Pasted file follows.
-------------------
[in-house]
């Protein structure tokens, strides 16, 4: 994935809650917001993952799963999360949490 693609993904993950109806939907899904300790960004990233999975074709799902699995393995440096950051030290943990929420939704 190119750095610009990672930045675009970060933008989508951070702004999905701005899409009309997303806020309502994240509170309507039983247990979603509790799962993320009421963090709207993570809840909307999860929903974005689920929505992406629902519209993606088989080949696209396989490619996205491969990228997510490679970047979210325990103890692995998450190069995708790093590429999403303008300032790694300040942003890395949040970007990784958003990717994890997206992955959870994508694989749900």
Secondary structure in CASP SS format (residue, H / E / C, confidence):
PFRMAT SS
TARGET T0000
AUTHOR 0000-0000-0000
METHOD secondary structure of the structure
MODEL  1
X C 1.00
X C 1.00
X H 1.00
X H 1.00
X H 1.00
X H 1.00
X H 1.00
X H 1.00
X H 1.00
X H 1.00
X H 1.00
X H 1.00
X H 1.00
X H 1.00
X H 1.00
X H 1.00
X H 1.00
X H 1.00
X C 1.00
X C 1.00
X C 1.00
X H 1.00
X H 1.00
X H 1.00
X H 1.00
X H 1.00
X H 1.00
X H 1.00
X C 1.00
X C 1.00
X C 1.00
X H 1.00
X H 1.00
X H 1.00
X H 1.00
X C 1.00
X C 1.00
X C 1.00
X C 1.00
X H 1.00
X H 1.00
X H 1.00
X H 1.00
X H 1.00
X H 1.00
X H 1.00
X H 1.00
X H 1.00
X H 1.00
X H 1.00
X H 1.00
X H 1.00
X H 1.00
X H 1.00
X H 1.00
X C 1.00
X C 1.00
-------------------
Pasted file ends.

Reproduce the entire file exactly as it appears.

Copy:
[in-house]
């Protein structure tokens, strides 16, 4: 994935809650917001993952799963999360949490 693609993904993950109806939907899904300790960004990233999975074709799902699995393995440096950051030290943990929420939704 190119750095610009990672930045675009970060933008989508951070702004999905701005899409009309997303806020309502994240509170309507039983247990979603509790799962993320009421963090709207993570809840909307999860929903974005689920929505992406629902519209993606088989080949696209396989490619996205491969990228997510490679970047979210325990103890692995998450190069995708790093590429999403303008300032790694300040942003890395949040970007990784958003990717994890997206992955959870994508694989749900």
Secondary structure in CASP SS format (residue, H / E / C, confidence):
PFRMAT SS
TARGET T0000
AUTHOR 0000-0000-0000
METHOD secondary structure of the structure
MODEL  1
X C 1.00
X C 1.00
X H 1.00
X H 1.00
X H 1.00
X H 1.00
X H 1.00
X H 1.00
X H 1.00
X H 1.00
X H 1.00
X H 1.00
X H 1.00
X H 1.00
X H 1.00
X H 1.00
X H 1.00
X H 1.00
X C 1.00
X C 1.00
X C 1.00
X H 1.00
X H 1.00
X H 1.00
X H 1.00
X H 1.00
X H 1.00
X H 1.00
X C 1.00
X C 1.00
X C 1.00
X H 1.00
X H 1.00
X H 1.00
X H 1.00
X C 1.00
X C 1.00
X C 1.00
X C 1.00
X H 1.00
X H 1.00
X H 1.00
X H 1.00
X H 1.00
X H 1.00
X H 1.00
X H 1.00
X H 1.00
X H 1.00
X H 1.00
X H 1.00
X H 1.00
X H 1.00
X H 1.00
X H 1.00
X C 1.00
X C 1.00